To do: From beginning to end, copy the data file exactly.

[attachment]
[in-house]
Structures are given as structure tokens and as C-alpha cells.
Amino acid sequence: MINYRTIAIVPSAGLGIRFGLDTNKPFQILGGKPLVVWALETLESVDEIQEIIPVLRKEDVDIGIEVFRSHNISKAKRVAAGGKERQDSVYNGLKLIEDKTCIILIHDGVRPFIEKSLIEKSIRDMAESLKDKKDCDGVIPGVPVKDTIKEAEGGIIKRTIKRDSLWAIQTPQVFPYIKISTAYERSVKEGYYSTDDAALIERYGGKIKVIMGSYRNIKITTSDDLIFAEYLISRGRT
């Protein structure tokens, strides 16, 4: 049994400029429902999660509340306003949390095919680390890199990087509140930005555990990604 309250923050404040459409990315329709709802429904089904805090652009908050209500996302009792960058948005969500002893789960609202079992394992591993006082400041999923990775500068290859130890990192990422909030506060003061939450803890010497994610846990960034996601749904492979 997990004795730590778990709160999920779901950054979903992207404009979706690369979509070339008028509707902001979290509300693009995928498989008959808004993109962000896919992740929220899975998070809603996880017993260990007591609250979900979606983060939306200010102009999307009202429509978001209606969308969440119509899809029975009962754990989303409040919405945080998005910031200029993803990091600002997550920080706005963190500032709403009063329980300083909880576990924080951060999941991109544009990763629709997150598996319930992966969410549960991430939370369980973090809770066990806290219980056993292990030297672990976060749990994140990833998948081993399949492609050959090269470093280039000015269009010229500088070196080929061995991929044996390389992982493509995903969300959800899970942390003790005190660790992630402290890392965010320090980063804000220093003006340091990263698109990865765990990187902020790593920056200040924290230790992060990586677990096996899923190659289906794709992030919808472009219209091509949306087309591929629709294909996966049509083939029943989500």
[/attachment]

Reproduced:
[in-house]
Structures are given as structure tokens and as C-alpha cells.
Amino acid sequence: MINYRTIAIVPSAGLGIRFGLDTNKPFQILGGKPLVVWALETLESVDEIQEIIPVLRKEDVDIGIEVFRSHNISKAKRVAAGGKERQDSVYNGLKLIEDKTCIILIHDGVRPFIEKSLIEKSIRDMAESLKDKKDCDGVIPGVPVKDTIKEAEGGIIKRTIKRDSLWAIQTPQVFPYIKISTAYERSVKEGYYSTDDAALIERYGGKIKVIMGSYRNIKITTSDDLIFAEYLISRGRT
């Protein structure tokens, strides 16, 4: 049994400029429902999660509340306003949390095919680390890199990087509140930005555990990604 309250923050404040459409990315329709709802429904089904805090652009908050209500996302009792960058948005969500002893789960609202079992394992591993006082400041999923990775500068290859130890990192990422909030506060003061939450803890010497994610846990960034996601749904492979 997990004795730590778990709160999920779901950054979903992207404009979706690369979509070339008028509707902001979290509300693009995928498989008959808004993109962000896919992740929220899975998070809603996880017993260990007591609250979900979606983060939306200010102009999307009202429509978001209606969308969440119509899809029975009962754990989303409040919405945080998005910031200029993803990091600002997550920080706005963190500032709403009063329980300083909880576990924080951060999941991109544009990763629709997150598996319930992966969410549960991430939370369980973090809770066990806290219980056993292990030297672990976060749990994140990833998948081993399949492609050959090269470093280039000015269009010229500088070196080929061995991929044996390389992982493509995903969300959800899970942390003790005190660790992630402290890392965010320090980063804000220093003006340091990263698109990865765990990187902020790593920056200040924290230790992060990586677990096996899923190659289906794709992030919808472009219209091509949306087309591929629709294909996966049509083939029943989500």